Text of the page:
This book contains the collected papers of Alan Donagan on topics in the philosophy of religion. Donagan was respected as a leading figure in American moral philosophy. His untimely death in 1991 prevented him from collecting his philosophical reflections on religion, particularly Christianity, and its relation to ethics and other concerns. This collection, therefore, constitutes the fullest expression of Donagan's thought on Christianity and ethics, in which it is possible to discern the outlines of a coherent, overarching theory. Editor Anthony (...) Perovich has supplied a useful introduction, which brings Donagan's work into focus and brings out the unifying themes in the essays. (shrink)
A major voice in late twentieth-century philosophy, Alan Donagan is distinguished for his theories on the history of philosophy and the nature of morality. The Philosophical Papers of Alan Donagan, volumes 1 and 2, collect 28 of Donagan's most important and best-known essays on historical understanding and ethics from 1957 to 1991. Volume 2 addresses issues in the philosophy of action and moral theory. With papers on Kant, von Wright, Sellars, and Chisholm, this volume also covers a range of questions (...) in applied ethics--from the morality of Truman's decision to drop atomic bombs on Hiroshima and Nagasaki to ethical questions in medicine and law. (shrink)
Joseph Boyle raises important questions about the place of the double-effect exception in absolutist moral theories. His own absolutist theory (held by many, but not all, Catholic moralists), which derives from the principles that fundamental human goods may not be intentionally violated, cannot dispense with such exceptions, although he rightly rejects some widely held views about what they are. By contrast, Kantian absolutist theory, which derives from the principle that lawful freedom must not be violated, has a corollary – that (...) it is a duty, where possible, to coerce those who try to violate lawful freedom – which makes superfluous many of the double-effect exceptions Boyle allows. Other implications of the two theories are contrasted. Inter alia , it is argued that, in Boyle's theory, that a violation of a fundamental human good can be viewed as a cost proportionate to a benefit obtained, cannot yield a double-effect exception to the prohibition of intentionally violating that good, because paying a cost cannot be unintentional. Keywords: cost-benefit analysis, double effect, intention, side effect CiteULike Connotea Del.icio.us What's this? (shrink)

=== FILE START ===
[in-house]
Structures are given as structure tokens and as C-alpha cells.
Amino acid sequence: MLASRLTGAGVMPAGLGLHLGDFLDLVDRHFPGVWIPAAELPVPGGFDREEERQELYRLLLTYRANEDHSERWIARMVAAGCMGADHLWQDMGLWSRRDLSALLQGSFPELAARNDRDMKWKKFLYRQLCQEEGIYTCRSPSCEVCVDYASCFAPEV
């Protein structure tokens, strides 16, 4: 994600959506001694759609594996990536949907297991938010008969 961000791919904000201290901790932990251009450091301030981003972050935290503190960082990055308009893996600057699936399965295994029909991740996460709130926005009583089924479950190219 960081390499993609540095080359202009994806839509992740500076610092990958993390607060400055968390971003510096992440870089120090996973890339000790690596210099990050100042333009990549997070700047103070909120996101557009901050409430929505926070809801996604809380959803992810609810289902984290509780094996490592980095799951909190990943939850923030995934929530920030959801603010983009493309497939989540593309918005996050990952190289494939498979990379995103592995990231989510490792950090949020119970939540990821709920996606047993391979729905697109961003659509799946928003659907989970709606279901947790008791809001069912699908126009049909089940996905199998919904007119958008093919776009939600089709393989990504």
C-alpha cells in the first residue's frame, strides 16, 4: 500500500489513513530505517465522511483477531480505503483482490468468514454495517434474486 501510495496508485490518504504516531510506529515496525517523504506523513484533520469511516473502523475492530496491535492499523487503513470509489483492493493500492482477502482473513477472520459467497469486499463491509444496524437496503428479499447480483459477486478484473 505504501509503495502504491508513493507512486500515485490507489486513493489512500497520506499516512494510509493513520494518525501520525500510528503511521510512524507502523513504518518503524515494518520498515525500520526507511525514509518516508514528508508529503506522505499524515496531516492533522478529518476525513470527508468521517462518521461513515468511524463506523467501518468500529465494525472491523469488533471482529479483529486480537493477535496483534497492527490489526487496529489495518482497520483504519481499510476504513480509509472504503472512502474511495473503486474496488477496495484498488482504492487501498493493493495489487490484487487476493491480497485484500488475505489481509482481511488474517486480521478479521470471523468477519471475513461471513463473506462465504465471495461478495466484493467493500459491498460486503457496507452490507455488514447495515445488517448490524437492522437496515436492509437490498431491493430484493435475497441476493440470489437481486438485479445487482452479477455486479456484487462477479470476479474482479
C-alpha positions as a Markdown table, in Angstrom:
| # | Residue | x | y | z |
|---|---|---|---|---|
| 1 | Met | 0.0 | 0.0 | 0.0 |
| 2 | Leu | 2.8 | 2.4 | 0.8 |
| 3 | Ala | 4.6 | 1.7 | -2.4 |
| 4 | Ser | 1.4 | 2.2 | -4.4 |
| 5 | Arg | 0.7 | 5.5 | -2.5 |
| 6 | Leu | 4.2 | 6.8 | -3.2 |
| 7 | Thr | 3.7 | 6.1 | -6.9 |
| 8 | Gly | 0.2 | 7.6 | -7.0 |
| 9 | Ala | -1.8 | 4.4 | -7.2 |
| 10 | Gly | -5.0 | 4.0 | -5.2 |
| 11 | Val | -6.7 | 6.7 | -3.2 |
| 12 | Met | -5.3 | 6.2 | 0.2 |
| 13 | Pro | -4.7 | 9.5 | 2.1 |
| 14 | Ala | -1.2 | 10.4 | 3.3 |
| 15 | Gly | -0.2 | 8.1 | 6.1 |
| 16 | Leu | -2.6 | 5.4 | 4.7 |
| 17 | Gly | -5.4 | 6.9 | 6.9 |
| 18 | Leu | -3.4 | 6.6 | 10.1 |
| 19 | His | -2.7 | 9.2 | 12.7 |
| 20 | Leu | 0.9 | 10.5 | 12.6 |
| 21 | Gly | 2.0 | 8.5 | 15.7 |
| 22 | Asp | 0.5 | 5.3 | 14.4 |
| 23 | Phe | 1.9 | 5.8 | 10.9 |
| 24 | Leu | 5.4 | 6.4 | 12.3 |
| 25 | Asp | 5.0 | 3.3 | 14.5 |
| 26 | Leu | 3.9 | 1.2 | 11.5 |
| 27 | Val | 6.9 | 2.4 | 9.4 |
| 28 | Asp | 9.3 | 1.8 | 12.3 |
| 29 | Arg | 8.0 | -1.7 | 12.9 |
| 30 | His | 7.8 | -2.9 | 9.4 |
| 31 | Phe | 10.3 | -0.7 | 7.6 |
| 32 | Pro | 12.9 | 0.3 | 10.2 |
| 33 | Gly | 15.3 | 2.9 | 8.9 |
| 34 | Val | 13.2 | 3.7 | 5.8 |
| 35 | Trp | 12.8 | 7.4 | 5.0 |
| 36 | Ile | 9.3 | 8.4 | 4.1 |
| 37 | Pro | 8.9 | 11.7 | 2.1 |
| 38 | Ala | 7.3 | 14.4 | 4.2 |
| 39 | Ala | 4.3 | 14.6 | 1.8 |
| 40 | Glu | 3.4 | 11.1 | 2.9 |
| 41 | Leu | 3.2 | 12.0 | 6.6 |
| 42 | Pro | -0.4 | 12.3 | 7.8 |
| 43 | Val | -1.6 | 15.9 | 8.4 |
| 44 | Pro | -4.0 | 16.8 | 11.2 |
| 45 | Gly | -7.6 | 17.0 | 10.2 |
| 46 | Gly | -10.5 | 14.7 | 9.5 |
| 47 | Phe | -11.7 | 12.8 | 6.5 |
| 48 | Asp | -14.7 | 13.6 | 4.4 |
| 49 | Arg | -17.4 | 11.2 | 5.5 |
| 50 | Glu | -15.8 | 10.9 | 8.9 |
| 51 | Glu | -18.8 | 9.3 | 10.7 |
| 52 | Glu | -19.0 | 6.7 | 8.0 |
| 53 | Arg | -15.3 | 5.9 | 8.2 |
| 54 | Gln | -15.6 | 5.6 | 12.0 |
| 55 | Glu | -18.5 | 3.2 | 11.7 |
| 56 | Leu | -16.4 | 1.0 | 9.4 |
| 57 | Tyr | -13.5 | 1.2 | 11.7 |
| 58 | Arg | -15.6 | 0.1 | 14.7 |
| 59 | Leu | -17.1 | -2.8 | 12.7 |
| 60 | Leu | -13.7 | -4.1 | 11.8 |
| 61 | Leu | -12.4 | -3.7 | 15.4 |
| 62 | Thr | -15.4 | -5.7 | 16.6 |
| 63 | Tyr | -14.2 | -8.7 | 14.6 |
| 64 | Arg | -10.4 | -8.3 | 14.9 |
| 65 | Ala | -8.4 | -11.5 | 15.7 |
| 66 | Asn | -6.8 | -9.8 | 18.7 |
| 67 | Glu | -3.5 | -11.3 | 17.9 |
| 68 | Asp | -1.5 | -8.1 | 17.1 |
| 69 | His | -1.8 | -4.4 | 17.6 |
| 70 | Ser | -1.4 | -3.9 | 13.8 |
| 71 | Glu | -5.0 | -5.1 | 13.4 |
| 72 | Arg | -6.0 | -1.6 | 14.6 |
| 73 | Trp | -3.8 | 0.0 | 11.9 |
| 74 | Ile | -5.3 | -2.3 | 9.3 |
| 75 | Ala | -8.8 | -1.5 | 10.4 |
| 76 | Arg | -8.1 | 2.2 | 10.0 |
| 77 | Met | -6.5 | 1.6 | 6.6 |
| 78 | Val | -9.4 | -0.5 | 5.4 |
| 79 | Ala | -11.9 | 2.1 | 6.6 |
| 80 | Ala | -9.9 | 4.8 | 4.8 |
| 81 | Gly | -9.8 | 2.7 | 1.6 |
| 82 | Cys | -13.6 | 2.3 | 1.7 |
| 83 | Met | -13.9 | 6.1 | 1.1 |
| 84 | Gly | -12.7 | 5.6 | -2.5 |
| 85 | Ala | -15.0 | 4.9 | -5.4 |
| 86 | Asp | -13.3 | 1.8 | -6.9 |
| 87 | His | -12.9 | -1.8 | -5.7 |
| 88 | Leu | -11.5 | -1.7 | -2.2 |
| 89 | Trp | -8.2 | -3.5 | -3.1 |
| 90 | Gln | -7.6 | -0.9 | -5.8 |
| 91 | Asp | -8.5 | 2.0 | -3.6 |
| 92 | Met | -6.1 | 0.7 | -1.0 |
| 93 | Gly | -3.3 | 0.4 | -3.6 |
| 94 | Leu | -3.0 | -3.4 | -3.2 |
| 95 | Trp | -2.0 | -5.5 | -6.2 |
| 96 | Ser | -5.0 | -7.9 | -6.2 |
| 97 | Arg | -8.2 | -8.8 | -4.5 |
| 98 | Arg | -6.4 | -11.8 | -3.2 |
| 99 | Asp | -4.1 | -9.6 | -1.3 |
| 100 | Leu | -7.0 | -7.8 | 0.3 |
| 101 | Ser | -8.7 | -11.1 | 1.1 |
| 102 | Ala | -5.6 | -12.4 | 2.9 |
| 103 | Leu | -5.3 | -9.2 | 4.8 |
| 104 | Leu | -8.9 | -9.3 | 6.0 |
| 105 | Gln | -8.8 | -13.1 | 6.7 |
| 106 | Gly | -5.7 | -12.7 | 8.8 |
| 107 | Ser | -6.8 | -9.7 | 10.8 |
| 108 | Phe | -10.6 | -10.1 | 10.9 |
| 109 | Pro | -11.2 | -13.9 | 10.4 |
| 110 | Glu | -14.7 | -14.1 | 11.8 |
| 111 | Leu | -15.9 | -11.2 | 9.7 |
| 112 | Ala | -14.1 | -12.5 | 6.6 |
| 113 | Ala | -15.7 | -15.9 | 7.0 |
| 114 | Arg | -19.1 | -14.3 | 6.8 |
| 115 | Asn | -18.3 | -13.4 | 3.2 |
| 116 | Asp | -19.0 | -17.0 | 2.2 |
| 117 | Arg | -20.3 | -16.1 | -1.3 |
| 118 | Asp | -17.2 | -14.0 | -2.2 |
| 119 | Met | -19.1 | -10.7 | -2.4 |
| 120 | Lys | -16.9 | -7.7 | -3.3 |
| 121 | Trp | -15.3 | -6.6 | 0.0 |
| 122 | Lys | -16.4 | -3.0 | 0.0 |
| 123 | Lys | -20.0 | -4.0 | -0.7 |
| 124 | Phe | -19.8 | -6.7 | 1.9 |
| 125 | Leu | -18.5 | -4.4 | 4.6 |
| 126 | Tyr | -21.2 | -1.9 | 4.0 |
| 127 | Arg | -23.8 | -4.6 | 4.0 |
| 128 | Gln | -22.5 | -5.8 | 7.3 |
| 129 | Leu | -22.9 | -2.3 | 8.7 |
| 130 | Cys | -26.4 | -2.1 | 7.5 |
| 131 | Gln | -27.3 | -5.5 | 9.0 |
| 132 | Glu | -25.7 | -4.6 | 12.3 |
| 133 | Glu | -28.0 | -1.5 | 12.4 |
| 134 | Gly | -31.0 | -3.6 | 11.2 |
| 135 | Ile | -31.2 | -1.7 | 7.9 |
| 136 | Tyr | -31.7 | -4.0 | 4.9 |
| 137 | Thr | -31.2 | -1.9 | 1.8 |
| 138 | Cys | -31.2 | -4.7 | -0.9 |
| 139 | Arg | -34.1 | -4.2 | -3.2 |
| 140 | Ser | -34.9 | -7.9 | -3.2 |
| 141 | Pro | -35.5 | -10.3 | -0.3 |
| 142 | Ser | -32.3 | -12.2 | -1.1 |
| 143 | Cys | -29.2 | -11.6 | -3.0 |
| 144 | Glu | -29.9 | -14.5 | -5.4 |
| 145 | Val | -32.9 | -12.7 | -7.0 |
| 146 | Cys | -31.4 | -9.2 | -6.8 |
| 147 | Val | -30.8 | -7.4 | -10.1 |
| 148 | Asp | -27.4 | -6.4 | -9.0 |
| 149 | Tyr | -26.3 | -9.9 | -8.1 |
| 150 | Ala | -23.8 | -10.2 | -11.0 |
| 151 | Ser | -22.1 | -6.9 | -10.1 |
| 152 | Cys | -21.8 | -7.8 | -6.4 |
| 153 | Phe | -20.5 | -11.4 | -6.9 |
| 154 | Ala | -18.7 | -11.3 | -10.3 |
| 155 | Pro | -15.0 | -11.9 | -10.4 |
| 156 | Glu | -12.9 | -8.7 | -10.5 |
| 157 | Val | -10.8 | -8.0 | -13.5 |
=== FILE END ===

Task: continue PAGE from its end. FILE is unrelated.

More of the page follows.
The fundamental causal concept in Chisholm's theory of agency is that of causally contributing to, a generic concept covering both event-causal contributors (members of sets of nonredundant jointly sufficient conditions) and agent-causal contributors (not members of sets of jointly sufficient conditions). Chisholm's elucidation of agent-causation is explored and defended against objections. It is then argued that Chisholm's ontology, in particular in its treatment of the concept of an evert, generates difficulties for his theory of agency oi which two are explored: (...) (i) that it is hard to reconcile with Chisholm's own apparent analysis of the distinction between intentional and unintentional actions; and (ii) that it entails that every causal contributing has an infinite set of causal contributors, which is in conflict with the principle that any set of nonredundant conditions that are jointly sufficient for the occurrence of an event are so by the nature of things, and not by virtue of some further event. (shrink)
The article goes into hare's attempt to refute objections to his account of morality which seemingly allows for the nazis' judgment to exterminate the jews. The author suggests that hare's defense rests on his demonstrating that if the principles of universalizability and prescriptivism are granted and their implications imaginatively grasped, Then "nobody but a madman" could hold that all jews ought to be exterminated. He argues that this defense rests on sociological and biological absurdities. (staff).
The author discusses the criticisms of margaret macdonald and martin shearn. He also uses ryle's distinction between grammatical and logical subjects, Which sums up the discussion of whether or not existence is a predicate. (staff).